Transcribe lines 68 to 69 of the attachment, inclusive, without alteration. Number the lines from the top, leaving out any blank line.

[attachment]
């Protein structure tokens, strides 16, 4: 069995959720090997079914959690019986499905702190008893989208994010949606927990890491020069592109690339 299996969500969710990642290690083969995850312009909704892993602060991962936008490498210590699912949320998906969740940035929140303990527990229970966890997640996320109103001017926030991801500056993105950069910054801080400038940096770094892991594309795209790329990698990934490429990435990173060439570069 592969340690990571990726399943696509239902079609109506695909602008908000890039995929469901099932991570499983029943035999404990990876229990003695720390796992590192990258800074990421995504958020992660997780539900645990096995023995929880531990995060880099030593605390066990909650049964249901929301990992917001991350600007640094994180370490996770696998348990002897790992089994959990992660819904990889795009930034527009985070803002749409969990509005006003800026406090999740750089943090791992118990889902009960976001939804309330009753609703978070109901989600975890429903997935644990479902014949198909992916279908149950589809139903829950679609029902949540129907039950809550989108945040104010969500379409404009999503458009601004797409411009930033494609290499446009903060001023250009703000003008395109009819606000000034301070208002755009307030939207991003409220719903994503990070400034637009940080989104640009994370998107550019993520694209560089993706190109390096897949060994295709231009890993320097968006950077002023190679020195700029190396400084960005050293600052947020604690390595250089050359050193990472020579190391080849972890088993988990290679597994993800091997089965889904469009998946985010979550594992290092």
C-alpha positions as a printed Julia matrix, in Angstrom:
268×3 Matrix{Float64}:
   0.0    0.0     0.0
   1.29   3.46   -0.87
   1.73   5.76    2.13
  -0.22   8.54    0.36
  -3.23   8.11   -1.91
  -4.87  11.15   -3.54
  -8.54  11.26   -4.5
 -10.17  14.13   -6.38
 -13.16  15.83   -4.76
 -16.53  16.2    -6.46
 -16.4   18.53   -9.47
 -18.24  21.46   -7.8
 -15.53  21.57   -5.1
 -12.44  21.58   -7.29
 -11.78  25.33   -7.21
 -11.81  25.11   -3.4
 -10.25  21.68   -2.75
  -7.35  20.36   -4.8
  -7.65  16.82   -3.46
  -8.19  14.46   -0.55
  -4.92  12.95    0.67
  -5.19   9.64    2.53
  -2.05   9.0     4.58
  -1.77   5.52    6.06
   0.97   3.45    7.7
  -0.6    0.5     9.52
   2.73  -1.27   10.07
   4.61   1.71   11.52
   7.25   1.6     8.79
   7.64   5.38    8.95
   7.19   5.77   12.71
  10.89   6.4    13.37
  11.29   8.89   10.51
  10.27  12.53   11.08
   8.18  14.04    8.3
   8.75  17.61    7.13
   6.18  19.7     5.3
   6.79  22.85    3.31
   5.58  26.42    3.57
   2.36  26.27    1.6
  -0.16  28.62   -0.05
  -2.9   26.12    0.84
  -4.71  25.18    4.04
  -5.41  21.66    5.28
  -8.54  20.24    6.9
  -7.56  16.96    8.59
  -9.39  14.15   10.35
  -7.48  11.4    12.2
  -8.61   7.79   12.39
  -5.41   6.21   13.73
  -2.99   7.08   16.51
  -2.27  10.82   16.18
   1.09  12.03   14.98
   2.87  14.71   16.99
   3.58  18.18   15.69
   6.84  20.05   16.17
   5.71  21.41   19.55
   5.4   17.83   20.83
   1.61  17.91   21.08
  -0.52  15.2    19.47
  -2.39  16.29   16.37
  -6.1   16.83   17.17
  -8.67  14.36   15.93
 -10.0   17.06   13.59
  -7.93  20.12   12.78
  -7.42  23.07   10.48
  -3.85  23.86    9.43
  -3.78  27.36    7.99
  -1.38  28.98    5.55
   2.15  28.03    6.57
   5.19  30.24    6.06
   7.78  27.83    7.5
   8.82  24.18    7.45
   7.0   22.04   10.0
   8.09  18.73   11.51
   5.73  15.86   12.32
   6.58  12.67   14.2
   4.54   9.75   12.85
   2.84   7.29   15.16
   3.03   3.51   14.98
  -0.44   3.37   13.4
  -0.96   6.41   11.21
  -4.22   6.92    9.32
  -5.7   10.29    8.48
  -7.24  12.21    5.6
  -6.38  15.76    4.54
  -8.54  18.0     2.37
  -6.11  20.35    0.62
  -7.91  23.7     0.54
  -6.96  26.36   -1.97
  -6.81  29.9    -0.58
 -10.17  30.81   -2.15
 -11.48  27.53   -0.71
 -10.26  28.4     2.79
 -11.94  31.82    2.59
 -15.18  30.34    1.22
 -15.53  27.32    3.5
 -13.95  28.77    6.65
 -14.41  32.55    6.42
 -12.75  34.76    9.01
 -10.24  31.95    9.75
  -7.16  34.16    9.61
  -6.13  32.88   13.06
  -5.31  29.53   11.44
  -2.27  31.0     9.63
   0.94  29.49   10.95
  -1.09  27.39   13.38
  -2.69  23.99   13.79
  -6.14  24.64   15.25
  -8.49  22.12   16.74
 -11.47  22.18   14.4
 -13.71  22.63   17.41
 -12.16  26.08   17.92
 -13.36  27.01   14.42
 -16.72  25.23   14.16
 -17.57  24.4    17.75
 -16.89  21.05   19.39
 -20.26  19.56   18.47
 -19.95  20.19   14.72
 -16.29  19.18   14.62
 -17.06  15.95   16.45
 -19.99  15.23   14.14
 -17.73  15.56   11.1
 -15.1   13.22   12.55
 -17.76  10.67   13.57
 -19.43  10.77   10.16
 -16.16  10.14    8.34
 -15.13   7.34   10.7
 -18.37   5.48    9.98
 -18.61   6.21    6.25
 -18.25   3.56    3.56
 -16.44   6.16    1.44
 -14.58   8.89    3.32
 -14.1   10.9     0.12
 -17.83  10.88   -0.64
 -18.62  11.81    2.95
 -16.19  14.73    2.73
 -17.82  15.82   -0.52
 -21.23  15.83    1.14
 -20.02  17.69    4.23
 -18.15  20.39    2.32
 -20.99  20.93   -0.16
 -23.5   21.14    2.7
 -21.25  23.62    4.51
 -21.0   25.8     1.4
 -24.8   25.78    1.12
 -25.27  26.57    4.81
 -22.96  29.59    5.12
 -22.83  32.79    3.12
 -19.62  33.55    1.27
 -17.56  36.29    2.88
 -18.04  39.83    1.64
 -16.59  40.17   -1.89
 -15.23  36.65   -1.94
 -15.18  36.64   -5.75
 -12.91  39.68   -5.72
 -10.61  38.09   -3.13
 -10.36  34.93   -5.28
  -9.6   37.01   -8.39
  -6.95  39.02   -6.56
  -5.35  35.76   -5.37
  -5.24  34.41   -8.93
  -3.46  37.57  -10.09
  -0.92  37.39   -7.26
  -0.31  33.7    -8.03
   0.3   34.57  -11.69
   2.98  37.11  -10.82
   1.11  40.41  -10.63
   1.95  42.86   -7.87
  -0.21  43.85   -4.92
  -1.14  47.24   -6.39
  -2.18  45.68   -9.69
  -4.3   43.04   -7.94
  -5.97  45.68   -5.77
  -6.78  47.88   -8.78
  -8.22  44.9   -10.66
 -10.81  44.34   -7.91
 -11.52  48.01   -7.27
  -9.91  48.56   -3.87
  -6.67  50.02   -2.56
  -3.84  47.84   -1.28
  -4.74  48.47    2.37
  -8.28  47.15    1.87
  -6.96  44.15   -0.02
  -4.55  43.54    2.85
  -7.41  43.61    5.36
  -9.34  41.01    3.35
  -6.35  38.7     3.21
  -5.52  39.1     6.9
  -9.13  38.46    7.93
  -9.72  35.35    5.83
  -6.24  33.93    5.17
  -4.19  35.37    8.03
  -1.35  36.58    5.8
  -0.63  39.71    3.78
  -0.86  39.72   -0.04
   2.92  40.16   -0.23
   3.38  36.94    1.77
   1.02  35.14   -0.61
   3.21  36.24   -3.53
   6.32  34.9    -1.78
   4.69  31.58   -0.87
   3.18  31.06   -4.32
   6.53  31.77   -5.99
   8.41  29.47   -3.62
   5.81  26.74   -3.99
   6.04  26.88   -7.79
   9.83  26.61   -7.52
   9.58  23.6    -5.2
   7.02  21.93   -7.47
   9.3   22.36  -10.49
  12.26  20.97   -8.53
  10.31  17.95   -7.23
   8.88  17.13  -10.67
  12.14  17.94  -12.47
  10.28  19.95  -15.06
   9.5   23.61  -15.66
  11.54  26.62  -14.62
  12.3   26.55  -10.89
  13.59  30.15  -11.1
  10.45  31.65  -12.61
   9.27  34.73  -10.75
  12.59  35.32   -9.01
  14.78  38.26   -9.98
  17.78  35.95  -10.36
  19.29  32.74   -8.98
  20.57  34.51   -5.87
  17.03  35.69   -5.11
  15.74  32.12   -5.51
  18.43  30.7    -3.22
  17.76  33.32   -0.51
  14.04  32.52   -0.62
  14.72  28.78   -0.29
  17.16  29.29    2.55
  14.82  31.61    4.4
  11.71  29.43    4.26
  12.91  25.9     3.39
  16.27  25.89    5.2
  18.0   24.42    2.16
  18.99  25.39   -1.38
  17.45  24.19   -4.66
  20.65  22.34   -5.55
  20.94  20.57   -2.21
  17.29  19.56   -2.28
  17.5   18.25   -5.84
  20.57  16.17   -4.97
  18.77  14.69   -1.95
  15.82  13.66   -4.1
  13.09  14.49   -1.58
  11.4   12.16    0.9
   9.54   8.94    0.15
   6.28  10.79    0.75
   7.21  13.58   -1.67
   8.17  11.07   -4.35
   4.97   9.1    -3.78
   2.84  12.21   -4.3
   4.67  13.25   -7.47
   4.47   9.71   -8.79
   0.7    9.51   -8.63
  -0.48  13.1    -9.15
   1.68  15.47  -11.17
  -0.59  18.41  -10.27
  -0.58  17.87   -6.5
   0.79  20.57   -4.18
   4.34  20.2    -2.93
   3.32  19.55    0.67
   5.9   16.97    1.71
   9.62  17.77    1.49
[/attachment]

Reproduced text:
  -7.93  20.12   12.78
  -7.42  23.07   10.48